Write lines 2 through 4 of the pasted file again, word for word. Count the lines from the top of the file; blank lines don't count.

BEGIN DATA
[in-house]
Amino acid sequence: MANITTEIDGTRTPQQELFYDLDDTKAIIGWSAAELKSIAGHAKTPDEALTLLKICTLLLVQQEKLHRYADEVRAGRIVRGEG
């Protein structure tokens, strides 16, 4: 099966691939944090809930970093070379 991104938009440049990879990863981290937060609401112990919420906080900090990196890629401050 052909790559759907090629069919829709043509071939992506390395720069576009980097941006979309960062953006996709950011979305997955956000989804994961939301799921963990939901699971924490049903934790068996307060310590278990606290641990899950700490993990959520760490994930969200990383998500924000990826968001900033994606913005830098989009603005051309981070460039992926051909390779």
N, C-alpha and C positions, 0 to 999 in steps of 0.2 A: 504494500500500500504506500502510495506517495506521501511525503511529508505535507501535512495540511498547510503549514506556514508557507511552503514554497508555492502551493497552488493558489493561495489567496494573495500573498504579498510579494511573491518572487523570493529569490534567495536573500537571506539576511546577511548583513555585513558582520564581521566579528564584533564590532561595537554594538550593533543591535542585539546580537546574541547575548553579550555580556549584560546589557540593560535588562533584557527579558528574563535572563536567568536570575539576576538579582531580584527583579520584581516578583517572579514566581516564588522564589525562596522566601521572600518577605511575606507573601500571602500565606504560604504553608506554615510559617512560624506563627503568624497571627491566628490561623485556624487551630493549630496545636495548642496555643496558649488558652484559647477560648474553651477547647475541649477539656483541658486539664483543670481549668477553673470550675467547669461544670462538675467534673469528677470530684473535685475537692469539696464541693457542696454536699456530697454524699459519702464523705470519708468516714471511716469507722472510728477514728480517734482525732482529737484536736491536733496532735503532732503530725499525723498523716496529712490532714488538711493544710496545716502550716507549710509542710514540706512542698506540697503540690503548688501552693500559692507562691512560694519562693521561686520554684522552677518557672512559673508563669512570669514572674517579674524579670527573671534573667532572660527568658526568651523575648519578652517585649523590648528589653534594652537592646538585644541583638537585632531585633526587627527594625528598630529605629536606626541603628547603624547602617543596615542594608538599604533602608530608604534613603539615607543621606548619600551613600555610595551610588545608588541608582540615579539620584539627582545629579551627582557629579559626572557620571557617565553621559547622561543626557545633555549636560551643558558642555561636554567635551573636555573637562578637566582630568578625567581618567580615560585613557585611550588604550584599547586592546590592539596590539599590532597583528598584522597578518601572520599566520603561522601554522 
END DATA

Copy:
Amino acid sequence: MANITTEIDGTRTPQQELFYDLDDTKAIIGWSAAELKSIAGHAKTPDEALTLLKICTLLLVQQEKLHRYADEVRAGRIVRGEG
């Protein structure tokens, strides 16, 4: 099966691939944090809930970093070379 991104938009440049990879990863981290937060609401112990919420906080900090990196890629401050 052909790559759907090629069919829709043509071939992506390395720069576009980097941006979309960062953006996709950011979305997955956000989804994961939301799921963990939901699971924490049903934790068996307060310590278990606290641990899950700490993990959520760490994930969200990383998500924000990826968001900033994606913005830098989009603005051309981070460039992926051909390779």
N, C-alpha and C positions, 0 to 999 in steps of 0.2 A: 504494500500500500504506500502510495506517495506521501511525503511529508505535507501535512495540511498547510503549514506556514508557507511552503514554497508555492502551493497552488493558489493561495489567496494573495500573498504579498510579494511573491518572487523570493529569490534567495536573500537571506539576511546577511548583513555585513558582520564581521566579528564584533564590532561595537554594538550593533543591535542585539546580537546574541547575548553579550555580556549584560546589557540593560535588562533584557527579558528574563535572563536567568536570575539576576538579582531580584527583579520584581516578583517572579514566581516564588522564589525562596522566601521572600518577605511575606507573601500571602500565606504560604504553608506554615510559617512560624506563627503568624497571627491566628490561623485556624487551630493549630496545636495548642496555643496558649488558652484559647477560648474553651477547647475541649477539656483541658486539664483543670481549668477553673470550675467547669461544670462538675467534673469528677470530684473535685475537692469539696464541693457542696454536699456530697454524699459519702464523705470519708468516714471511716469507722472510728477514728480517734482525732482529737484536736491536733496532735503532732503530725499525723498523716496529712490532714488538711493544710496545716502550716507549710509542710514540706512542698506540697503540690503548688501552693500559692507562691512560694519562693521561686520554684522552677518557672512559673508563669512570669514572674517579674524579670527573671534573667532572660527568658526568651523575648519578652517585649523590648528589653534594652537592646538585644541583638537585632531585633526587627527594625528598630529605629536606626541603628547603624547602617543596615542594608538599604533602608530608604534613603539615607543621606548619600551613600555610595551610588545608588541608582540615579539620584539627582545629579551627582557629579559626572557620571557617565553621559547622561543626557545633555549636560551643558558642555561636554567635551573636555573637562578637566582630568578625567581618567580615560585613557585611550588604550584599547586592546590592539596590539599590532597583528598584522597578518601572520599566520603561522601554522 